North Carolina: Perdue Calls for Investing in Education
North Carolina Governor Bev Perdue (D) delivered her state of the state address on February 14, joking that some people had accused her of ruining Valentine’s Day for their significant other. During her speech, she stressed the importance of education in preparing students to compete with their international peers in today’s global economy.
Reflecting on a recent trip to China, the governor said, “I went into classrooms where children were studying concepts far in advance of American children of similar ages. They demand more work out of their kids. They require more involvement from parents. They expect no less than excellence from their students and teachers and parents and schools. Education in China is a major part of the reason their workers are global competitors.”
Although the state is facing a $2.4 billion deficit, the governor called for investing in education and promised that her proposed budget would fund every current state-supported teacher and teaching assistant position. In an effort to move more students through the education pipeline, she proposed a scholarship program that would allow qualifying high school juniors to earn a two-year college degree at no cost.
Perdue took pride in the state’s virtual public school and its enrollment of 46,000 students. She also spoke highly of the “Career and College—Ready, Set, Go!” initiative and explained how it had played an important role in securing $400 million from the federal Race to the Top competition.
“There is nothing more important to our future and our long-term prosperity than education,” said Oklahoma Governor Mary Fallin (R), during her state of the state address on February 7. “It is the cornerstone of a prosperous society.”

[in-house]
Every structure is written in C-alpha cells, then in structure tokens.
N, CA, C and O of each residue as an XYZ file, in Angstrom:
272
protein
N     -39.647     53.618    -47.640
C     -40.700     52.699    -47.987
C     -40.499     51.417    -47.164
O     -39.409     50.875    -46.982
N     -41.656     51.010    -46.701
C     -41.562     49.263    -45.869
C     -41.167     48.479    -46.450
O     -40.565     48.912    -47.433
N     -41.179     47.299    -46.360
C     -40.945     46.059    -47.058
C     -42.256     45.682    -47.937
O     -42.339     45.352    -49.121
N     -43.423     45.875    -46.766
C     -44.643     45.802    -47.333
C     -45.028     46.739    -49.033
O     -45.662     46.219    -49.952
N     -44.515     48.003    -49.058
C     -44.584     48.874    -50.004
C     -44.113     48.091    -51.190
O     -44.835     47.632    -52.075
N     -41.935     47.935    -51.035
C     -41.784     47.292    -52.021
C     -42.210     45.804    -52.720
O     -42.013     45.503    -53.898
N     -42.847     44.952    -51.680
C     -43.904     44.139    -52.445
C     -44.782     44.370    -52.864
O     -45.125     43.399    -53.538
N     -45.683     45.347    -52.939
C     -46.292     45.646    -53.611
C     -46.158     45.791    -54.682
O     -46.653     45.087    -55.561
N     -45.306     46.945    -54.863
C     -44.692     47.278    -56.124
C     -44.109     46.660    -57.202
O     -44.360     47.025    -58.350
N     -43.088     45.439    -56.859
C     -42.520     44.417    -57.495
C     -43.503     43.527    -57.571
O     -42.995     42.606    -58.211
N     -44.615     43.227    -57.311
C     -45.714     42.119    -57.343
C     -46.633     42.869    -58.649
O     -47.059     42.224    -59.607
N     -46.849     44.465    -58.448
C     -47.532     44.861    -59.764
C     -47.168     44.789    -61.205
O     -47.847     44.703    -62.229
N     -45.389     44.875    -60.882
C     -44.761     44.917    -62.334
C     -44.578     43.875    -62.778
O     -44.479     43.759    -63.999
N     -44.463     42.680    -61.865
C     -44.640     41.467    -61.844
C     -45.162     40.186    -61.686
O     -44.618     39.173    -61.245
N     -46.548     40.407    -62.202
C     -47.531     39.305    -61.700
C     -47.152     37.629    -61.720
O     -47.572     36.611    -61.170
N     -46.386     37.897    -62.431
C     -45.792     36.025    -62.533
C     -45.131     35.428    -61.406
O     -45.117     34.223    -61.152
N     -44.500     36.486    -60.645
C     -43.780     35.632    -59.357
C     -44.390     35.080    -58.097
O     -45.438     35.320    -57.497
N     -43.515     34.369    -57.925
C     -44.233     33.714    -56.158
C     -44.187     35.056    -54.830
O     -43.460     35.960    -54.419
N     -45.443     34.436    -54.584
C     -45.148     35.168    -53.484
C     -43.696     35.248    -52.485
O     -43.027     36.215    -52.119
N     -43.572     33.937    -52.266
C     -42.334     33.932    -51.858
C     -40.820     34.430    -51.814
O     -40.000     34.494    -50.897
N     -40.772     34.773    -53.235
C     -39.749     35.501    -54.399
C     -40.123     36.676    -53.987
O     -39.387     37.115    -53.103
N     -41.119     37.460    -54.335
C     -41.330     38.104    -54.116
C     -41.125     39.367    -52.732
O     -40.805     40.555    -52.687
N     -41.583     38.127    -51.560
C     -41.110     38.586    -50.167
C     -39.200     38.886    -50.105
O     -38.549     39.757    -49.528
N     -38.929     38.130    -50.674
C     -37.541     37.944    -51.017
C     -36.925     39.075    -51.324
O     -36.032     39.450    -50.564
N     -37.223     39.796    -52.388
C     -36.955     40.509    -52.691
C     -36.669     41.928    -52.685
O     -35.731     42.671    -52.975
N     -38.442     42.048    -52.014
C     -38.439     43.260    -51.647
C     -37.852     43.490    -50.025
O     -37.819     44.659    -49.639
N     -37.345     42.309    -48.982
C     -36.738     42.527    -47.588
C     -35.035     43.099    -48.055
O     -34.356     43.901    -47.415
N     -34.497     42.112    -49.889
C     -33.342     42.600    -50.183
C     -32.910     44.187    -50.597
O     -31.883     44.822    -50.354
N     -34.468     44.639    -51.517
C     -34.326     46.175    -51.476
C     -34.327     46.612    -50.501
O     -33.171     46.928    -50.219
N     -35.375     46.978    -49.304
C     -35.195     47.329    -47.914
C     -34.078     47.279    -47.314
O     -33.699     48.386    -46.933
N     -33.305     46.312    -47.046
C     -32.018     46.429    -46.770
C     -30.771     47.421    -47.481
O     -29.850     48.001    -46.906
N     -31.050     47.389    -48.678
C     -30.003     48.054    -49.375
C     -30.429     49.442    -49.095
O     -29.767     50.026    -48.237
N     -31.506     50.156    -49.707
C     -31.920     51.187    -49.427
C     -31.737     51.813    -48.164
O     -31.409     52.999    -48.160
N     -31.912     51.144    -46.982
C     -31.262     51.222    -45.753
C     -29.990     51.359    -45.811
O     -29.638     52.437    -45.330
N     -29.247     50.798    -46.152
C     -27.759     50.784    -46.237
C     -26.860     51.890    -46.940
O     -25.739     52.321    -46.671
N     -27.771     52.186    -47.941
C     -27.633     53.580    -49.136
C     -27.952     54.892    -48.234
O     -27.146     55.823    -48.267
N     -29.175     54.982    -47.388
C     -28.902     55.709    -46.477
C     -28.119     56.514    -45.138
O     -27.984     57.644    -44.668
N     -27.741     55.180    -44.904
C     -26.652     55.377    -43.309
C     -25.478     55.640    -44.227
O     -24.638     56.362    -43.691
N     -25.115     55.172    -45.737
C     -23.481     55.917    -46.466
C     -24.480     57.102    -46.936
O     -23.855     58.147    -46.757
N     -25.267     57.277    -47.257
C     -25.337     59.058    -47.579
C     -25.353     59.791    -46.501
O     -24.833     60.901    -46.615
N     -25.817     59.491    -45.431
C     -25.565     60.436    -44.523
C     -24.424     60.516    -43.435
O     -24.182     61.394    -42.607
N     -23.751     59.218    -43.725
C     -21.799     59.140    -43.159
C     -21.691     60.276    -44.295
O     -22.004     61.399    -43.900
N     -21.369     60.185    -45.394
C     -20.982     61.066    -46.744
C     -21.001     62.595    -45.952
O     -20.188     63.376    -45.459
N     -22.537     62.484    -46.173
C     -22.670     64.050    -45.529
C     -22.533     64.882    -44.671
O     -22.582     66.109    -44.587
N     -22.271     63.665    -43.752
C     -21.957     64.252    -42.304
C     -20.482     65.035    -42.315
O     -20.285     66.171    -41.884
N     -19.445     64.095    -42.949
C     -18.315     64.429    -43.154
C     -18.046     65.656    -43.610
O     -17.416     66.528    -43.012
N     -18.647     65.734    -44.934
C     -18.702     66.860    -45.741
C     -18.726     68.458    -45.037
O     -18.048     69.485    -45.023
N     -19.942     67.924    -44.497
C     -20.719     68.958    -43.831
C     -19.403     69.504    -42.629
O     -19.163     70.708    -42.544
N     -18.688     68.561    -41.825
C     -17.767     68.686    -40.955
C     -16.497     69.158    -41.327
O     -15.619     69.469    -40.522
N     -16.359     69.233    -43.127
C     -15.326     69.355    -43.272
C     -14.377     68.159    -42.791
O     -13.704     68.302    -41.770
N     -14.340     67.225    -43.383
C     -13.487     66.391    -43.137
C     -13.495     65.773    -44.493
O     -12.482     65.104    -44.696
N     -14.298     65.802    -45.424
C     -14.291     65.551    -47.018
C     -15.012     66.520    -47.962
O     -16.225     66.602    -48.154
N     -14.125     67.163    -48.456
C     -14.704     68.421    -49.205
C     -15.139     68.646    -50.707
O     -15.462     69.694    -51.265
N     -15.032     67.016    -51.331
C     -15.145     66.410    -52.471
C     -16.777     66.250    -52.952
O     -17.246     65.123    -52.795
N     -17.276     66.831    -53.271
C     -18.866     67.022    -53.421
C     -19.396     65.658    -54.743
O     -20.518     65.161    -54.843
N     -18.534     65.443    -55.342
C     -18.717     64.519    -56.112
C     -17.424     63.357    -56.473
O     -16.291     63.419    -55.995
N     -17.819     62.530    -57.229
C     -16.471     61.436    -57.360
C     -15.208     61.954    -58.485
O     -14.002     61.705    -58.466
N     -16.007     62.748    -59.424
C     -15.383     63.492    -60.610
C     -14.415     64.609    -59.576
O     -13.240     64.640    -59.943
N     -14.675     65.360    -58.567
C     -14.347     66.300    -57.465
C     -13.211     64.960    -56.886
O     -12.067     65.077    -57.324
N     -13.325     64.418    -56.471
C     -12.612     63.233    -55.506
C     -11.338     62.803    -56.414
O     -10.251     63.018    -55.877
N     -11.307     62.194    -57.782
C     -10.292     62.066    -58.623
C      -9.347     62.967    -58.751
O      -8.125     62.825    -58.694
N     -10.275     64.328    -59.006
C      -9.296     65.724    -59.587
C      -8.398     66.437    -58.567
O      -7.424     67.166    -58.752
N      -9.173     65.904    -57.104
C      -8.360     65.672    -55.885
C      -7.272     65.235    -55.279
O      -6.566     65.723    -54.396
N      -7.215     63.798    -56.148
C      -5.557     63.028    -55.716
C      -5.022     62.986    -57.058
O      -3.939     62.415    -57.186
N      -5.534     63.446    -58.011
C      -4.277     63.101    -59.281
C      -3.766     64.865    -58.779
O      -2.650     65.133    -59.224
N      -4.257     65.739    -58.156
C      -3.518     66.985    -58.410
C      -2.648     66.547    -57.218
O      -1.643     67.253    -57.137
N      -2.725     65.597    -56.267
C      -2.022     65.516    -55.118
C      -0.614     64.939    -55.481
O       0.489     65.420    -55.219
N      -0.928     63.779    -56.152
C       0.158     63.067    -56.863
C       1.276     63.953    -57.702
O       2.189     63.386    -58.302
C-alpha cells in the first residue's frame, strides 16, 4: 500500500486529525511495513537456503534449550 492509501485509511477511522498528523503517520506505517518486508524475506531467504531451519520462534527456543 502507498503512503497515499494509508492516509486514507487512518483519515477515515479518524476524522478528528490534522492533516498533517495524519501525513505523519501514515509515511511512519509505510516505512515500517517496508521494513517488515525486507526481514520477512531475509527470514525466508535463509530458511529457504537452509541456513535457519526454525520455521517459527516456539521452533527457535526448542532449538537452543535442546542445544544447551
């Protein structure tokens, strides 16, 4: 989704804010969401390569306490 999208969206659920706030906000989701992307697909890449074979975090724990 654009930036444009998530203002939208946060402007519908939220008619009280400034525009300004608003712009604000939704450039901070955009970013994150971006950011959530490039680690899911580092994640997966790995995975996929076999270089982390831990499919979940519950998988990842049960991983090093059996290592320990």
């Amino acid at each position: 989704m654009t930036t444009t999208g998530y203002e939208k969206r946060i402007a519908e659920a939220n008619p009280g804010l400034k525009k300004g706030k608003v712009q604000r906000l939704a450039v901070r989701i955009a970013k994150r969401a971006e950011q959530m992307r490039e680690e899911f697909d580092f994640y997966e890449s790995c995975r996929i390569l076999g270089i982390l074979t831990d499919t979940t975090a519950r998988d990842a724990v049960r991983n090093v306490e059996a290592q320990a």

During her speech, the governor talked at length about education and discussed her work with the state superintendent to develop a public-private partnership where private money would match state dollars to fund innovative learning programs designed to enhance student performance and close achievement gaps.
Fallin asked the legislature to send her a bill eliminating “trial de novo,” a practice that guarantees tenured teachers the right to appeal a school board’s termination to the district court for a new trial. In the midst of tough budget times, the governor recommended that schools restructure their budgets with the goal of sending more money directly to the classrooms and less to overhead and administrative costs. She also expressed her support for using more electronic textbooks, reducing remediation rates, and developing more sophisticated student-tracking databases.
During his state of the state address on February 8, Texas Governor Rick Perry (R) called for a number of initiatives aimed at improving Texas’s high school and college graduation rates. He suggested requiring high school enrollment as a prerequisite to allowing students to get their driver’s license. The governor also recommended offering employers a $1,500 tax incentive for every employee who earns their diploma or GED after being granted two hours a week of paid leave to study or go to class. For colleges and universities, he suggested implementing outcomes-based funding, which is a funding stream based on the number of degrees an institution awards.
The governor focused on expanding Science, Technology, Engineering, and Mathematics (STEM) academies and the state’s Virtual School Network, in particular adding high school classes so that students across the state would have access to courses their schools might not offer. Perry challenged Texas’s institutions of higher education to develop bachelor’s degrees that cost no more than $10,000, including textbooks.
“Let’s leverage web-based instruction, innovative teaching techniques, and aggressive efficiency measures to reach that goal,” Perry said. “Imagine the potential impact on affordability and graduation rates, and the number of skilled workers it would send into our economy.”
He thanked policymakers for their leadership in increasing accountability in schools, saying, “The quality of education in our state is getting better and better preparing hardworking Texans to apply their legendary work ethic and provide for their families.”
Perry pointed out that the state’s share of public education spending had increased by 82 percent over the past decade, from $11 billion to $20 billion in 2009. However, he called for school districts to reduce their expenses in these tight budgetary times.